From a personal library, one would expect personal criticism. But Coetzee provides no such thing, if by personal we mean sentimentalized reflections on the moments in his life at which he encountered such books or the lessons he has taken from them and tried to bring into his own fiction. In fact, these essays could be described as antipersonal. The hero is always the writer under discussion … Coetzee is as perspicacious and erudite a guide as one could hope for. His biographical sketches of the life and times of the authors he addresses are excellent, concretely informative while also marbled with interesting tidbits … He is gravedigging, with probity, with the greatest reverence for the craft they share, and in this way is saying thank you in the only way one writer can really say it to another, which is by writing about them well.
A writer of JM Coetzee’s stature needs no preamble, and Late Essays does not offer one, plunging the reader directly into the literary criticism that the novelist has accumulated over the past 11 years … Coetzee’s essays are different; this book emerges as an engaging series of master classes in novel writing, from which we might distil a selection of dos and don’ts … The culture believes the western male to be the image of genius, and enlists Coetzee, a male genius in the western tradition, to consider the subject. Though Coetzee himself is a wonderful critic and writer, a ‘radical idealist’ perhaps, in the vein of Flaubert or Murnane, his list of recent commissions reveals that the highest echelons of literary criticism remain a conservative field.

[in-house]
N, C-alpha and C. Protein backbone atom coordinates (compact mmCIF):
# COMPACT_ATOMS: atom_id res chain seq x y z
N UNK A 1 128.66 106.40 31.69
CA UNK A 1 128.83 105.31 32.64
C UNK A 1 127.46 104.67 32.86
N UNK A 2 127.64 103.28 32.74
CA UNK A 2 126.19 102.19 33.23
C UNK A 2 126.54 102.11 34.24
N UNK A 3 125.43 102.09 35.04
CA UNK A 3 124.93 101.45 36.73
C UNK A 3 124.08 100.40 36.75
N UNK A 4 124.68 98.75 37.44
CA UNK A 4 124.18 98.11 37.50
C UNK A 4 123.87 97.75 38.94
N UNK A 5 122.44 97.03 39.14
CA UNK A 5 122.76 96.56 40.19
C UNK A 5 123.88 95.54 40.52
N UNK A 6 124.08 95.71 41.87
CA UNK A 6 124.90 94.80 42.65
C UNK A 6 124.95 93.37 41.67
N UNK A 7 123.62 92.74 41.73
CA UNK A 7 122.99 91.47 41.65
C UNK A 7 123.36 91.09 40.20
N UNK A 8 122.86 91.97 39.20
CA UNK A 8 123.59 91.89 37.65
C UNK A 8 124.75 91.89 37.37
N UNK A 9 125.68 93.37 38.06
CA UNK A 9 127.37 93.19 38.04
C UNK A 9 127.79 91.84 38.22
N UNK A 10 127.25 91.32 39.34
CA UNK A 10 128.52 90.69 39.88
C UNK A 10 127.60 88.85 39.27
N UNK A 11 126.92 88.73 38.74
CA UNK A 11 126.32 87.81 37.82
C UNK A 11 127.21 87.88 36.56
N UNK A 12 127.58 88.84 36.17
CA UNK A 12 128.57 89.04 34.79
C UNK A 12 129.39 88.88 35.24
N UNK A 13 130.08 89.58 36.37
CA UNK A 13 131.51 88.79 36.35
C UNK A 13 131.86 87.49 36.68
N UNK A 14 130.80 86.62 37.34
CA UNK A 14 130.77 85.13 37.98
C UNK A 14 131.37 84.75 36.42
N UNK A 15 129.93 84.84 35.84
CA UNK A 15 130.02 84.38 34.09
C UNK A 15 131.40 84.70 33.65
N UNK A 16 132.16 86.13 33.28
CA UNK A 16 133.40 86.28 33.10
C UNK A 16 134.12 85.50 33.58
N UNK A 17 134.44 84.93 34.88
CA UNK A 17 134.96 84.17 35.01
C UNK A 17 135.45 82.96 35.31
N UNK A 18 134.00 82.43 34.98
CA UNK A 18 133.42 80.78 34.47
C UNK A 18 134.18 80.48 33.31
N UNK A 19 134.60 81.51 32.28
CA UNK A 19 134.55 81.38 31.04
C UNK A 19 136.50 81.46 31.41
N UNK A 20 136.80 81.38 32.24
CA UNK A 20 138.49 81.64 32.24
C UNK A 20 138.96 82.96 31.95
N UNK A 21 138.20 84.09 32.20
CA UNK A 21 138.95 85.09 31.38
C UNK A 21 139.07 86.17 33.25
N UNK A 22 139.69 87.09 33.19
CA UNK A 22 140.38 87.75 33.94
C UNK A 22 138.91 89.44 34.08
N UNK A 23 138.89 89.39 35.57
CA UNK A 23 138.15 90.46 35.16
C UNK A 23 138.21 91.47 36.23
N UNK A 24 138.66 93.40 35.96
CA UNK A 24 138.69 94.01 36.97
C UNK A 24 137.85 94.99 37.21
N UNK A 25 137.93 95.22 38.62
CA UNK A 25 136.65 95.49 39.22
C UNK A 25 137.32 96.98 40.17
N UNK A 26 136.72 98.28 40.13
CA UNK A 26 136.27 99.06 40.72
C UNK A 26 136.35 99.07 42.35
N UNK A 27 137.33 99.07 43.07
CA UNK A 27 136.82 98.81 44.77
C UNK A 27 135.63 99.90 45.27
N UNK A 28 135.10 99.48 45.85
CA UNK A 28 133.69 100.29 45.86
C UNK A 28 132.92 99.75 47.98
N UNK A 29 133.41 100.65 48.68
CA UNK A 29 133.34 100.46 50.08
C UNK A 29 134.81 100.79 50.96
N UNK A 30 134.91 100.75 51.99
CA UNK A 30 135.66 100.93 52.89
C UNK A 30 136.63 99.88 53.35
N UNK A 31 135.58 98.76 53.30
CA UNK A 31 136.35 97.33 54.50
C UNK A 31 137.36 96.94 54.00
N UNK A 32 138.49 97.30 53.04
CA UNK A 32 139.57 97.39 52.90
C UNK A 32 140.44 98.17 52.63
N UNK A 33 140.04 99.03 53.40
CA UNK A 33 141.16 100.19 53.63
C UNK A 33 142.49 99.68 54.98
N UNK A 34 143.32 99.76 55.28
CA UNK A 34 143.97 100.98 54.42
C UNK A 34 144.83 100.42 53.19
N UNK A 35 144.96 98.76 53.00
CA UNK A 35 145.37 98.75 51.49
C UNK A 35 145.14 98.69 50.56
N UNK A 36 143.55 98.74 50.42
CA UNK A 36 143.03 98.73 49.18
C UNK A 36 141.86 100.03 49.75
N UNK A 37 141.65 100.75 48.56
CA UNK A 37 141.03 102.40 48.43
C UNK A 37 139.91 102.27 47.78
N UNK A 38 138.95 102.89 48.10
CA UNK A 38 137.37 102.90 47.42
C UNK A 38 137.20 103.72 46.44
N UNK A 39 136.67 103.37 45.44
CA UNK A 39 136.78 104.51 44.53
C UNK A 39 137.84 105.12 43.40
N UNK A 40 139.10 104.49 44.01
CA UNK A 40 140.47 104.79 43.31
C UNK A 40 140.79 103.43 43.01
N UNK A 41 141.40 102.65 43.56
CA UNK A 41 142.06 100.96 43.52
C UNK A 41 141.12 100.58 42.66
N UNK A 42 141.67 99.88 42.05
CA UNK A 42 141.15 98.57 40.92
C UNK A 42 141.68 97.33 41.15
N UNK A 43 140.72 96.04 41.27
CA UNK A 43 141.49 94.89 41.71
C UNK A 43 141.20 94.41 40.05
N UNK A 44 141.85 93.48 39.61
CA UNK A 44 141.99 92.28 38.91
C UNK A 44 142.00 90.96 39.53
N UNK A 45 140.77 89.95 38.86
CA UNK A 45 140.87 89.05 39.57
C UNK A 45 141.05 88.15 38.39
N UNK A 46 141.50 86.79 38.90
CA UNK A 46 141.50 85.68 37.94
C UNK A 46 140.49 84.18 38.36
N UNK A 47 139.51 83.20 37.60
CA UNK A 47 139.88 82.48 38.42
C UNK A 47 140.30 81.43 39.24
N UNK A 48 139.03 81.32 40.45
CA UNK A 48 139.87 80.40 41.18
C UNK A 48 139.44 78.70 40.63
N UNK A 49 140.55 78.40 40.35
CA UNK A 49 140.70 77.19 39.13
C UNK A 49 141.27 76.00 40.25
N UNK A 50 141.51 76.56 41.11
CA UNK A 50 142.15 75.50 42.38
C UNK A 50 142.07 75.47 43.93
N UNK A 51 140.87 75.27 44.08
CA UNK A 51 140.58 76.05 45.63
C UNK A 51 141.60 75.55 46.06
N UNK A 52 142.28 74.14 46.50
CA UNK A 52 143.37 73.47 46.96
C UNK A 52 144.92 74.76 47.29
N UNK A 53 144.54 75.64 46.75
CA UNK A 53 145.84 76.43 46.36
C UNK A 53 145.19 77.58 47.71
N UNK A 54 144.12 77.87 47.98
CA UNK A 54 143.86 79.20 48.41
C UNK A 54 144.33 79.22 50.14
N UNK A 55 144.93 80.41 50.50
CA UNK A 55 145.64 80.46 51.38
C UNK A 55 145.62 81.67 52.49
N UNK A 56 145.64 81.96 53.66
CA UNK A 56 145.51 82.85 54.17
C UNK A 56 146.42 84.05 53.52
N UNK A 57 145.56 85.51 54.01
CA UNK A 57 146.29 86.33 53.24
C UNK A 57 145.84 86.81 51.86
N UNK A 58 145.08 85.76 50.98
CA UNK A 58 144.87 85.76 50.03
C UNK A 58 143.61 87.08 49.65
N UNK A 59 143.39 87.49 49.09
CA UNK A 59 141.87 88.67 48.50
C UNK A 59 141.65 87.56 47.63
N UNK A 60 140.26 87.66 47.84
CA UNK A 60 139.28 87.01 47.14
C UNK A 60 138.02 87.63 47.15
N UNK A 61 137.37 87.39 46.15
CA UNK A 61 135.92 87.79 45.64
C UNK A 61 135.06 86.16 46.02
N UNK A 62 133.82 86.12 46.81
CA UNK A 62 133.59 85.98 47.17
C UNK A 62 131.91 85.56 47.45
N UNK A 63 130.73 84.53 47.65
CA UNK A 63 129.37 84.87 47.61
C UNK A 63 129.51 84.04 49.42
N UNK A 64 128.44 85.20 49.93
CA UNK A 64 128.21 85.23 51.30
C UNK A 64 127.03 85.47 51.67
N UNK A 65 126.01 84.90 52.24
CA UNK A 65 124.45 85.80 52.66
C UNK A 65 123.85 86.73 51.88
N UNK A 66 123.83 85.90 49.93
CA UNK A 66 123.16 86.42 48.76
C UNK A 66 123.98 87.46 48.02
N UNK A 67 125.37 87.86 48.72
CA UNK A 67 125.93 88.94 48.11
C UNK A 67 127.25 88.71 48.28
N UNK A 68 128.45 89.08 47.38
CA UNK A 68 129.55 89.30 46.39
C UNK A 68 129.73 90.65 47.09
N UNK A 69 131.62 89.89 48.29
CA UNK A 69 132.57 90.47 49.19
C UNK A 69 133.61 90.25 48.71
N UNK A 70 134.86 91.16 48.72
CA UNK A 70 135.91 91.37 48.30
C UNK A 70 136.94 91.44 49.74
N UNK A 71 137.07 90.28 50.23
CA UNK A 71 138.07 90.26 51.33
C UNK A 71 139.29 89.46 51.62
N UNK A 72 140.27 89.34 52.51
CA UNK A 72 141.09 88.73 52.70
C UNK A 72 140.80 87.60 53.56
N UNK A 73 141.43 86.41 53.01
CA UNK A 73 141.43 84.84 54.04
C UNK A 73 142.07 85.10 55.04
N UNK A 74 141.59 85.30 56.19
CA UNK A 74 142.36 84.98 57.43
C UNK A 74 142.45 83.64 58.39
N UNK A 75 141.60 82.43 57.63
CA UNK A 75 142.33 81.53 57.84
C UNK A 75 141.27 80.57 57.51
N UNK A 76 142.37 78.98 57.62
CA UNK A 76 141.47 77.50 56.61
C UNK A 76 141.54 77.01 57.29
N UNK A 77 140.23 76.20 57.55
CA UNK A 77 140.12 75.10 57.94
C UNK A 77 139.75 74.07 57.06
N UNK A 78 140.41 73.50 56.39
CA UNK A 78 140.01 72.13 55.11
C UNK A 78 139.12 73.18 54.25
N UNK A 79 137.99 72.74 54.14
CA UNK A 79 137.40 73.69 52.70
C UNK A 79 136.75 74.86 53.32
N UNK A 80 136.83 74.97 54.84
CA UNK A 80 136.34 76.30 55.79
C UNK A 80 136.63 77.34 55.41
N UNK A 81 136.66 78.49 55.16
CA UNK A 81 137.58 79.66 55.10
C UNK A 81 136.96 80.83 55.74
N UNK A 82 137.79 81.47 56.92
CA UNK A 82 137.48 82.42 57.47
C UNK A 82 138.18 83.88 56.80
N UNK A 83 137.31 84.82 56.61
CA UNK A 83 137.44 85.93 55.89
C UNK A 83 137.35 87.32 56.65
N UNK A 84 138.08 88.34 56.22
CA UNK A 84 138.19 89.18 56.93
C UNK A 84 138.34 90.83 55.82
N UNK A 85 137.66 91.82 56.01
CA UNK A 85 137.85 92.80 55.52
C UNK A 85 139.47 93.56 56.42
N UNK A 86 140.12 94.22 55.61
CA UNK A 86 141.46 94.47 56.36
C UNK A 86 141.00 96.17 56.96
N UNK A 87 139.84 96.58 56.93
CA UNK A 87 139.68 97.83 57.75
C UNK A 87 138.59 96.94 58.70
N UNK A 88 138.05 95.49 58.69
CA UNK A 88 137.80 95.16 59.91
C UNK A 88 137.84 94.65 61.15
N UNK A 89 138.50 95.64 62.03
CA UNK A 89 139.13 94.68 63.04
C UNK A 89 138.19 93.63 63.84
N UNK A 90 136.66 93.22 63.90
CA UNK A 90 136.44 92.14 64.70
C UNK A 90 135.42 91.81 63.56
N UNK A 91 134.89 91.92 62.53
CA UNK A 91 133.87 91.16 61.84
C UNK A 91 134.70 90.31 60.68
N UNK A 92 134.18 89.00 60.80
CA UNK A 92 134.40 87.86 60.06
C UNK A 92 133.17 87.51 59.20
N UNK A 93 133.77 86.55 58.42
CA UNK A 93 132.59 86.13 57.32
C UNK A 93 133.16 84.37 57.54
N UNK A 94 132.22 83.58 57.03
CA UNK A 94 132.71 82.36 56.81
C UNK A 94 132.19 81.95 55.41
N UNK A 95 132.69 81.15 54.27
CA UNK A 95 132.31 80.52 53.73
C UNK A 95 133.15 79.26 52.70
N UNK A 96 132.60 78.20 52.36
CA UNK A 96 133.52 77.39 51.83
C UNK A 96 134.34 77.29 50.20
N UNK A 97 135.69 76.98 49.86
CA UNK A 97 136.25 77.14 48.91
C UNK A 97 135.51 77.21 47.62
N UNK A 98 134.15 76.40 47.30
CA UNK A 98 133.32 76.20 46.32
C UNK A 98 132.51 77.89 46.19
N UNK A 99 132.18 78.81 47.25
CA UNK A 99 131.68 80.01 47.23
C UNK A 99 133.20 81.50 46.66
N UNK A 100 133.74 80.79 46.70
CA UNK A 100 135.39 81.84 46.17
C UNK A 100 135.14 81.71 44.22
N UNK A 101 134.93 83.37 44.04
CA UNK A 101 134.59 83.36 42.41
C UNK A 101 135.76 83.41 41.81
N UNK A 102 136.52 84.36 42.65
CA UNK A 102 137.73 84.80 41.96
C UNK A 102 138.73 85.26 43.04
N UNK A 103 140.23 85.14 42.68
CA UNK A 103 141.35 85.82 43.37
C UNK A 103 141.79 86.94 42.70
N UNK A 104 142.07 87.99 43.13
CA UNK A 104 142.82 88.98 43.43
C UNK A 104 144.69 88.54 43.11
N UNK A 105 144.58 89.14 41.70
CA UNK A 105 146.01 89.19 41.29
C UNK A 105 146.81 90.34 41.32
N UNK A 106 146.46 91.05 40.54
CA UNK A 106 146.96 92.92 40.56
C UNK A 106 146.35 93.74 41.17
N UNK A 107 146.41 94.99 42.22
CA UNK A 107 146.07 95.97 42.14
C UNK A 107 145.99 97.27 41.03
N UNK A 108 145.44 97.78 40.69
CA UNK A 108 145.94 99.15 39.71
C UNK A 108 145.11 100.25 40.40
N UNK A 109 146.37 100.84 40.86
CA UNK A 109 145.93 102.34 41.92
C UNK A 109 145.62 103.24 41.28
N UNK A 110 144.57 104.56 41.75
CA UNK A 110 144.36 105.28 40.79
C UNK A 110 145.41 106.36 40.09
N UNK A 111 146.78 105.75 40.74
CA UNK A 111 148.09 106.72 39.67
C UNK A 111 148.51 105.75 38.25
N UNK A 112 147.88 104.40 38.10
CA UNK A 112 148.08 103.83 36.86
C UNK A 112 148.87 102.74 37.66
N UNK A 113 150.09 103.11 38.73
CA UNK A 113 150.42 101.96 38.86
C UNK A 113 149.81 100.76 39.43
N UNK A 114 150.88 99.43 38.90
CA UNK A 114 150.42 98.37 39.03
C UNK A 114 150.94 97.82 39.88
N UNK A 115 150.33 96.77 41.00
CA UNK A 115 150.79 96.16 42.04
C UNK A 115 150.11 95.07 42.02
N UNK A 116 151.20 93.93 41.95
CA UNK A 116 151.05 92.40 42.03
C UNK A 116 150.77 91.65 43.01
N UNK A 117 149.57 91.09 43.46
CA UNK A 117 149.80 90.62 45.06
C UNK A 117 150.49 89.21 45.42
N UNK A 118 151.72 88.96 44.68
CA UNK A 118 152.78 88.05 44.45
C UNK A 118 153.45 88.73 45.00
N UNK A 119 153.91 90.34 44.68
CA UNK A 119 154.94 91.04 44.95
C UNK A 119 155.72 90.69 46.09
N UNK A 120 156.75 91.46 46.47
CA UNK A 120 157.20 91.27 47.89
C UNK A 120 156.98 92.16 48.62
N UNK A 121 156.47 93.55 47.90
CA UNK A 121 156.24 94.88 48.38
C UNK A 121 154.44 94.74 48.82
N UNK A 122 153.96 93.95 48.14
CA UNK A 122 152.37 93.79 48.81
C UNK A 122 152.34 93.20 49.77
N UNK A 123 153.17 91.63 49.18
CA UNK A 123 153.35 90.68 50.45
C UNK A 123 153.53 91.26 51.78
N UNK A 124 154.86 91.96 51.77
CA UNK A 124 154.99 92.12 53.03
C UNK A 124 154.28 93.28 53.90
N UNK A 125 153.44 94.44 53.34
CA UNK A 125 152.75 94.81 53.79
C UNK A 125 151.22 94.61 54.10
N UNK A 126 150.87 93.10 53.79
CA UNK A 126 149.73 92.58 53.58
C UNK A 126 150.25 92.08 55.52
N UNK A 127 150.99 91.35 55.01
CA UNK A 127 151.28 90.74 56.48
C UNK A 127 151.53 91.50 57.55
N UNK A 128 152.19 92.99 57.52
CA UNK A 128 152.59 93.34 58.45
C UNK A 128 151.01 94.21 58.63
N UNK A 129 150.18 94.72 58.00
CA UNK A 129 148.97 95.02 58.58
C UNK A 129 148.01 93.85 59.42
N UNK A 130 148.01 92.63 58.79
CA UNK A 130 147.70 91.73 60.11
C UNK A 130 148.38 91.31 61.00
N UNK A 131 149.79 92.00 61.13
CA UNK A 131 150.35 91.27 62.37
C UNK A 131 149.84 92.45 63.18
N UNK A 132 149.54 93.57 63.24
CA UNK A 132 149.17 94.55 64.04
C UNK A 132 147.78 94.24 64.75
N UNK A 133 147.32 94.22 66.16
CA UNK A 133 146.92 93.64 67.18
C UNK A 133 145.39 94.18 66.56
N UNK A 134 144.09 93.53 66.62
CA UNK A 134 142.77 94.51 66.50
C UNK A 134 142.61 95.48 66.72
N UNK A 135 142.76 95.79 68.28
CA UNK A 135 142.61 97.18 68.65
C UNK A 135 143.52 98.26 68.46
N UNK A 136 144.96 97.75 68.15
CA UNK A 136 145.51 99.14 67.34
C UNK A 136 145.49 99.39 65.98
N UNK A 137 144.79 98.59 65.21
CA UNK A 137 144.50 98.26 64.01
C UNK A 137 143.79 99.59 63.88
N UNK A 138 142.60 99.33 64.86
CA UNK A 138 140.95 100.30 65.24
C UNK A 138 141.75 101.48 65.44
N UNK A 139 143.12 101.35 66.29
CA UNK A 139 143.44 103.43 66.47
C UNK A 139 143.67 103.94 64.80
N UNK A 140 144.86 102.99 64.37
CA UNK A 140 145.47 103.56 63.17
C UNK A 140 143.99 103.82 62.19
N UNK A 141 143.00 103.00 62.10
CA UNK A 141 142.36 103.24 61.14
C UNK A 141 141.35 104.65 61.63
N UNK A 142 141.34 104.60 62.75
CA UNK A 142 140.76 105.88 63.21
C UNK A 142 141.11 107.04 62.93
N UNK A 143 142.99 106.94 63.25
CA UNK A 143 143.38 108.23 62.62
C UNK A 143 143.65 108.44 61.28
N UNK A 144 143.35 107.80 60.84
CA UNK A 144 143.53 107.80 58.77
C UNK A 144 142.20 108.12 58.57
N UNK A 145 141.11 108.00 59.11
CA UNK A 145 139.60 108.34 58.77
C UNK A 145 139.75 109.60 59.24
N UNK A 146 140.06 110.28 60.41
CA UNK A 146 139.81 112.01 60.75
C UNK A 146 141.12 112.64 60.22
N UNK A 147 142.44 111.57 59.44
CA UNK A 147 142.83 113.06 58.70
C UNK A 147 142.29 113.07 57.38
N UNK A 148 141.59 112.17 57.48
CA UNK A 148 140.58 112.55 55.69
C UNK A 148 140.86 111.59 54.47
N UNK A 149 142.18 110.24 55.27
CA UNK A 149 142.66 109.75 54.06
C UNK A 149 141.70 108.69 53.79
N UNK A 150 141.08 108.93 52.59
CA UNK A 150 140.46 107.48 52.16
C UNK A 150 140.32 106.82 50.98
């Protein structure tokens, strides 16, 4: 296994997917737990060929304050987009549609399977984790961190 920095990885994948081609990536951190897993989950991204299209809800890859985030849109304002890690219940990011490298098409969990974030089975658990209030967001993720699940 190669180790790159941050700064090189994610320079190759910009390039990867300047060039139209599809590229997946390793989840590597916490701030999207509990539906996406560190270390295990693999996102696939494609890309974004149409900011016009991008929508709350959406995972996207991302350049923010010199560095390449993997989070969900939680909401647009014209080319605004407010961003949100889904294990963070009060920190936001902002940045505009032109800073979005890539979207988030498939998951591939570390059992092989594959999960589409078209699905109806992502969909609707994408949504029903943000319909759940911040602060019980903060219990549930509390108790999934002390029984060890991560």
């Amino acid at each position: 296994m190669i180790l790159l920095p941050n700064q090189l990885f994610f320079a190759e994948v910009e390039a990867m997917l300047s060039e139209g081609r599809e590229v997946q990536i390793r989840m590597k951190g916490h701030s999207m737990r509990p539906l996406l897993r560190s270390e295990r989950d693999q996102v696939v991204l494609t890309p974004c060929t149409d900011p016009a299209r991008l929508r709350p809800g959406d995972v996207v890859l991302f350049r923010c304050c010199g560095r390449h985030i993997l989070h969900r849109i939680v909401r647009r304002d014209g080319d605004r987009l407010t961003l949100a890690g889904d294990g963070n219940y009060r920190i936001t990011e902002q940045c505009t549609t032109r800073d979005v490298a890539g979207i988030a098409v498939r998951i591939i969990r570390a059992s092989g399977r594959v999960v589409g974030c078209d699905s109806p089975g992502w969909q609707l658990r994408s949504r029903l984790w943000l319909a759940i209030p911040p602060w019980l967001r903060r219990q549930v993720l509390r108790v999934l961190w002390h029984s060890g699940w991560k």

Coetzee focuses less on youthful panache than in what a seasoned writer with accumulated (often painful) experience can bring to an oeuvre … Coetzee’s essays on writers as diverse as Nathaniel Hawthorne, Daniel Defoe, Heinrich von Kleist, Gustave Flaubert, the Australian Patrick White and Leo Tolstoy also pay tribute to the skills that maturity can bring … The most intriguing essay is one on Philip Roth, a rare occasion where Coetzee tackles one of his contemporaries. Coetzee looks at the Nemeses quartet, describing the novels as ‘minor’ works, redolent of a writer whose powers are on the wane.